There are several ways that we can become hot. We may suddenly contract an acute feverish illness indicating that a “hot” pathogen has penetrated our defences. If we do not expel this invasion the heat may lodge deeper in our body causing inflammation and irritation. The initial stage of invasion is called wind-heat in chinese medicine.

Heat may also arise from prolonged overconsumption of heating foods or substances. It may arise from over-activity or prolonged strain on all or part of our system. It may also arise from prolonged exposure to a hot environment. At the emotional level it arises from feelings which cannot be resolved or expressed. Heat combines easily with dampness and is often a sequel to periods of stagnation.

The above descriptions all refer to the condition of “true heat”. It is vitally important to distinguish between this condition and that of “false heat”. False heat arises when over a period of time our yin becomes deficient. The cooling, lubricating function and the quality of our fuel becomes depleted. In this case we become hot because we cannot keep cool.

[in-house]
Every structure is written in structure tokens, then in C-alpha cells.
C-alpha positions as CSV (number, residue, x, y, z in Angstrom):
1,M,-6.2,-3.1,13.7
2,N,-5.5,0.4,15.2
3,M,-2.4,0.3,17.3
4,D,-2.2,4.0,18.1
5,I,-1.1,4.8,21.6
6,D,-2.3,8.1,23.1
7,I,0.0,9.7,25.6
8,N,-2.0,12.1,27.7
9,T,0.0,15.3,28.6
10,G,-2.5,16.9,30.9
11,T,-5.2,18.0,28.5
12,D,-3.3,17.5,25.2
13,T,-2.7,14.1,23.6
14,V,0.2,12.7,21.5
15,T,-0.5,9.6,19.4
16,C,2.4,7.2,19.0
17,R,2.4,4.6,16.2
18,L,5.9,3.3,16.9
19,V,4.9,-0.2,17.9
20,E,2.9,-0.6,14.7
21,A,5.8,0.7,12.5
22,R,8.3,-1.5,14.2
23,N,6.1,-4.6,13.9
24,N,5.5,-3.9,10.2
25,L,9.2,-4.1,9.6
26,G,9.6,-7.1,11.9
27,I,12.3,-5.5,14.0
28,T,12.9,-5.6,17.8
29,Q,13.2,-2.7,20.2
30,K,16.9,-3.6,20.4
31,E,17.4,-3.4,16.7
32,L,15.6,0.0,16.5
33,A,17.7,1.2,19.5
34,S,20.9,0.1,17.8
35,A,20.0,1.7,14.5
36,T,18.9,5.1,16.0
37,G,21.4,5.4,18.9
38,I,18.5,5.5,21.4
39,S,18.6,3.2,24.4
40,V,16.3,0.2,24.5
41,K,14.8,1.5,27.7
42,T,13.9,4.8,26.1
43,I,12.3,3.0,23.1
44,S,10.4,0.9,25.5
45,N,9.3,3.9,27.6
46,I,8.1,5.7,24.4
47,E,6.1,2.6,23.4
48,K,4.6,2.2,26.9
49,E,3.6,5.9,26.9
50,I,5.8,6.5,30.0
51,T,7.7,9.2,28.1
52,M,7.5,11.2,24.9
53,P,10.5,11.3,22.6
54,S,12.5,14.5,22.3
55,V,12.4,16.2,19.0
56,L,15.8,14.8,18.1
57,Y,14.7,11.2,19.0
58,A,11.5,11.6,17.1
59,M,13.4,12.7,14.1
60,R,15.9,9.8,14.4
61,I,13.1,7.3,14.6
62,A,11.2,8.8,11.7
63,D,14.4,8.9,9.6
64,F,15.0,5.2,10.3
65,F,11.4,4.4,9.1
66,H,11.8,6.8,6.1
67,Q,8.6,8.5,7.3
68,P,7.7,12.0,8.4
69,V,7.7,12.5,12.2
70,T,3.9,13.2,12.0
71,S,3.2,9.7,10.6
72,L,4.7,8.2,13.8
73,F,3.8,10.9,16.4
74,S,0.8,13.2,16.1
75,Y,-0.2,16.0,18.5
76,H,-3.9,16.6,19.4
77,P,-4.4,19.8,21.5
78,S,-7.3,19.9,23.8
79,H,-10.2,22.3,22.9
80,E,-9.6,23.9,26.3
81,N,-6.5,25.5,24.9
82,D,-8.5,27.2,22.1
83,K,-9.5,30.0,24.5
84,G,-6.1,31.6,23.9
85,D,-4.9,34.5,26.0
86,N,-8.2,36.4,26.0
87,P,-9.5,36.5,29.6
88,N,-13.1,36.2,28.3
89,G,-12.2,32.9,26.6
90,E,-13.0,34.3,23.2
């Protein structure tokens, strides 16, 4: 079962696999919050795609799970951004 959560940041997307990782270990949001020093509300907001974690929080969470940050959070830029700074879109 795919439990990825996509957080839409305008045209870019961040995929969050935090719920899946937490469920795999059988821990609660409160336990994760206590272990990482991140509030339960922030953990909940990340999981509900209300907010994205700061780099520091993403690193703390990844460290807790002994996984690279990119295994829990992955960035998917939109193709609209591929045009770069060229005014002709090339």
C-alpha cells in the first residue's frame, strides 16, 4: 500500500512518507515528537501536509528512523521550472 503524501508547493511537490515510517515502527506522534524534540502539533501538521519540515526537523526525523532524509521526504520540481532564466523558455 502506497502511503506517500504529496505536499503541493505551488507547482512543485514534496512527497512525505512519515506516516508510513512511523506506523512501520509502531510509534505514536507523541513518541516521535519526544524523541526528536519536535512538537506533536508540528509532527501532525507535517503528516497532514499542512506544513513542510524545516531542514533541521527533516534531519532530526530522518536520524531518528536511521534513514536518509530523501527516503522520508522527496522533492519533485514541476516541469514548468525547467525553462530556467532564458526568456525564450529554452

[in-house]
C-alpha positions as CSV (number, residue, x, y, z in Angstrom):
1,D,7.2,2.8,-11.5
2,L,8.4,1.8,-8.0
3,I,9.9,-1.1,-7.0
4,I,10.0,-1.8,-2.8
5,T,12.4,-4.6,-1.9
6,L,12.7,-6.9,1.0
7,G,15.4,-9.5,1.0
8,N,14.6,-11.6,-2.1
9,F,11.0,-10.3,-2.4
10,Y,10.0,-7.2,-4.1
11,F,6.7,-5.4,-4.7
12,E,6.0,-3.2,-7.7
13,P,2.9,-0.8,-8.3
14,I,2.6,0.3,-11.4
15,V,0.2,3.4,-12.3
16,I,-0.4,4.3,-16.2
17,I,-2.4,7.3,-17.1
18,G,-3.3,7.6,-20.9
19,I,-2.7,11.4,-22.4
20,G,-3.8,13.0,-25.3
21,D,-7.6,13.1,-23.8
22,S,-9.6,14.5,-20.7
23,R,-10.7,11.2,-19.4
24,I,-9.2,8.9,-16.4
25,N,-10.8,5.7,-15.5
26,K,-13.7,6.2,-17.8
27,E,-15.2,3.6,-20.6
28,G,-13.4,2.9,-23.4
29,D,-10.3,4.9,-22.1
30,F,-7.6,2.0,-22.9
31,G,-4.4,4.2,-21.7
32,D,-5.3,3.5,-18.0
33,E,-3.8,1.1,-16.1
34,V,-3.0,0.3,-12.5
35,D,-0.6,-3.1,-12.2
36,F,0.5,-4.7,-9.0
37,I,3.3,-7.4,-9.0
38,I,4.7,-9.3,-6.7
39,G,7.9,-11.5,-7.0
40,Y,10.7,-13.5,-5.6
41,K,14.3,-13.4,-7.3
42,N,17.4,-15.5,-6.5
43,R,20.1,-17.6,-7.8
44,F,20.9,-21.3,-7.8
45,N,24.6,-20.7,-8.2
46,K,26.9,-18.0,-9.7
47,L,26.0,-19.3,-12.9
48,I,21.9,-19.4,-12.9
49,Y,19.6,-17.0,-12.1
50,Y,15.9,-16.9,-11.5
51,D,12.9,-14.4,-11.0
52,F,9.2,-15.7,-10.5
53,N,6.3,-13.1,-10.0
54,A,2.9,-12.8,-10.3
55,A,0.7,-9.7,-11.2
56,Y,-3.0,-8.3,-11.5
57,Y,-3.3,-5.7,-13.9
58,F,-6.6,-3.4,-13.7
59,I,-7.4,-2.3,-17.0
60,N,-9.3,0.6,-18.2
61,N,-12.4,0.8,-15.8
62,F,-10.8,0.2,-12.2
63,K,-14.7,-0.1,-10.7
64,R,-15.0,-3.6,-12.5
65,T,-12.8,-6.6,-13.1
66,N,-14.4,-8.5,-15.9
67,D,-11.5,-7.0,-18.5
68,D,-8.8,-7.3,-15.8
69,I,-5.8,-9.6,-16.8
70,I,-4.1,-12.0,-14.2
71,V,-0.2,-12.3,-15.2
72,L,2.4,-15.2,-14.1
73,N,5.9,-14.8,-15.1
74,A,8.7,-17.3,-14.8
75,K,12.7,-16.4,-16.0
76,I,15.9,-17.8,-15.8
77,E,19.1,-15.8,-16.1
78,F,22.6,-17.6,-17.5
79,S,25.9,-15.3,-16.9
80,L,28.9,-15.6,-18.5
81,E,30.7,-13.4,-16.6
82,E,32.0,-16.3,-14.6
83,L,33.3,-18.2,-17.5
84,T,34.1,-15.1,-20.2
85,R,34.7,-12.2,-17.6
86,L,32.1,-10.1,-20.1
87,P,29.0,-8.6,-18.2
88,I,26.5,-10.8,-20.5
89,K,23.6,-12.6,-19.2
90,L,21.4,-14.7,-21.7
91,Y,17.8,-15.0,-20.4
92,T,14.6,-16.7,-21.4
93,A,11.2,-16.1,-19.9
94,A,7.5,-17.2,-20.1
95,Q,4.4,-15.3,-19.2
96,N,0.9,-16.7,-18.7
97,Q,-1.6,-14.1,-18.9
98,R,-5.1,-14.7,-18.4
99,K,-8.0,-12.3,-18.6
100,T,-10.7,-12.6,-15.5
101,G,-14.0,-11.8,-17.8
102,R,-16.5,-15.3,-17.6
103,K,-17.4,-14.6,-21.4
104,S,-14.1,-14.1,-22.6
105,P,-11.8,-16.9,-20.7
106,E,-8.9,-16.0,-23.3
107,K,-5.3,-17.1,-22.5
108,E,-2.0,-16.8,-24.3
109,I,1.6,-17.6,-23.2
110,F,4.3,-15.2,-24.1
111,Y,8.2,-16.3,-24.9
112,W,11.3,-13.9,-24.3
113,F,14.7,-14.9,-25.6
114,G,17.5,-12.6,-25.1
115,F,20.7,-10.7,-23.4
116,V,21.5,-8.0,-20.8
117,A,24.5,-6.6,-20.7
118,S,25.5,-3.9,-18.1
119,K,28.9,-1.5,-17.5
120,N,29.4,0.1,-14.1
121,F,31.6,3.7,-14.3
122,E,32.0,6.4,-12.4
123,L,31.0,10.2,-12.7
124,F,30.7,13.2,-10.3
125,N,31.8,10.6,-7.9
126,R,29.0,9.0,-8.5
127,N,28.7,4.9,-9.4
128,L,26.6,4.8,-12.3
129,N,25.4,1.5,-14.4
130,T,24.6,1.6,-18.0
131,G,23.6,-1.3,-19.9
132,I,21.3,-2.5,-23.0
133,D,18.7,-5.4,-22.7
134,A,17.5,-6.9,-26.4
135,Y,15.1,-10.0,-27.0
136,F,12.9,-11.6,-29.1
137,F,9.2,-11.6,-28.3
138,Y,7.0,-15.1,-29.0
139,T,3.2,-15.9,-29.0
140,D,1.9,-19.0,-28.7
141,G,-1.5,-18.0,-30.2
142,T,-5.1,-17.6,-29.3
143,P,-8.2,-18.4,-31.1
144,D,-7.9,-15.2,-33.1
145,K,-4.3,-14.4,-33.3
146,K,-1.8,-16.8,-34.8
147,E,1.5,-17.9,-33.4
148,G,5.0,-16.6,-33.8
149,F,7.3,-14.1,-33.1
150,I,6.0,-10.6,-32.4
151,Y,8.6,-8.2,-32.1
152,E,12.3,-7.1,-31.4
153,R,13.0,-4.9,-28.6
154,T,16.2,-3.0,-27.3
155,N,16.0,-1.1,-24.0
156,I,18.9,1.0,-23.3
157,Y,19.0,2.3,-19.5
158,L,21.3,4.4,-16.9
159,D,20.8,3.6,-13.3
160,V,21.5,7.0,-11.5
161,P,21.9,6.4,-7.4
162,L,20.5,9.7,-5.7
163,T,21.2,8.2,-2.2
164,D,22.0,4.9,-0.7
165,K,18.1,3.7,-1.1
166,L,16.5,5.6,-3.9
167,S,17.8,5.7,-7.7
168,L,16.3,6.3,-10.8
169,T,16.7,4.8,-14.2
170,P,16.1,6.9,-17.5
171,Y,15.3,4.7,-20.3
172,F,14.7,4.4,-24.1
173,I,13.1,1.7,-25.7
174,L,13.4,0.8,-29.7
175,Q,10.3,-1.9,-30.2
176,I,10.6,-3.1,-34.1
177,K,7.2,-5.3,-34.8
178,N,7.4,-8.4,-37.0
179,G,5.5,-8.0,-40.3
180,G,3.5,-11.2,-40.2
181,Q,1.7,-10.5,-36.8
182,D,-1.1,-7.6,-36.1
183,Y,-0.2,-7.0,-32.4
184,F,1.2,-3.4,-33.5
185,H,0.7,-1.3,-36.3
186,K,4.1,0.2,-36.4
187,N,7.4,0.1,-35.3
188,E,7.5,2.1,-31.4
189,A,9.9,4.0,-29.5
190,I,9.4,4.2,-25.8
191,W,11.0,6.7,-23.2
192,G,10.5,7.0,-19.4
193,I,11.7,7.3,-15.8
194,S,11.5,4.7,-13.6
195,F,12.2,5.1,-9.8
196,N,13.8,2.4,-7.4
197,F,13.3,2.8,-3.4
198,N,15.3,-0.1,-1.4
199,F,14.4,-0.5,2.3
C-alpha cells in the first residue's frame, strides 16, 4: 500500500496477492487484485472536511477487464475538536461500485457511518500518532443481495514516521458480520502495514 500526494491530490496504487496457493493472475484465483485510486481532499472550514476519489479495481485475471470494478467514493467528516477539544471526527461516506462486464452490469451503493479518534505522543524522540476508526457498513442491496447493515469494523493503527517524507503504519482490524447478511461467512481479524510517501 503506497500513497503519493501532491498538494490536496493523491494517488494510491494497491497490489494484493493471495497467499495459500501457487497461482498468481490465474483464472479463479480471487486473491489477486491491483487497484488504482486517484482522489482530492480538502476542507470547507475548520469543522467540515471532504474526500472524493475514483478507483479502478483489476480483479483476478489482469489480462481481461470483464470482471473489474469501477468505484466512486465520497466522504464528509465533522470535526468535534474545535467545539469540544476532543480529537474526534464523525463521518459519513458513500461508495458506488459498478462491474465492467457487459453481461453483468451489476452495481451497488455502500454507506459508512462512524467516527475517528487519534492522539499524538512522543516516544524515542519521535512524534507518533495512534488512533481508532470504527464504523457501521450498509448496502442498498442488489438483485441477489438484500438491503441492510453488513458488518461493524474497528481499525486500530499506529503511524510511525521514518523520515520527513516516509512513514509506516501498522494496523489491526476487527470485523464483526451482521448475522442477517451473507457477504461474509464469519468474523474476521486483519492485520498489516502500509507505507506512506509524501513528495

False heat needs tonification of Yin. True heat needs cooling or expelling.

In chronic conditions heat is simply treated by the avoidance of hot foods and the use of more cooling foods and methods of food preparation. Where there is a pathogenic invasion the pungent flavor is used to drive the hot invader to the surface of the body.

Heat reducing foods:
Asparagus, aubergine, bamboo shoot, banana, chicken egg white, clam, elder flower, grapefruit, lemon, lettuce, millet, mung bean,mung, beansprout, peppermint, potato, salt, tofu, watermelon, wheat.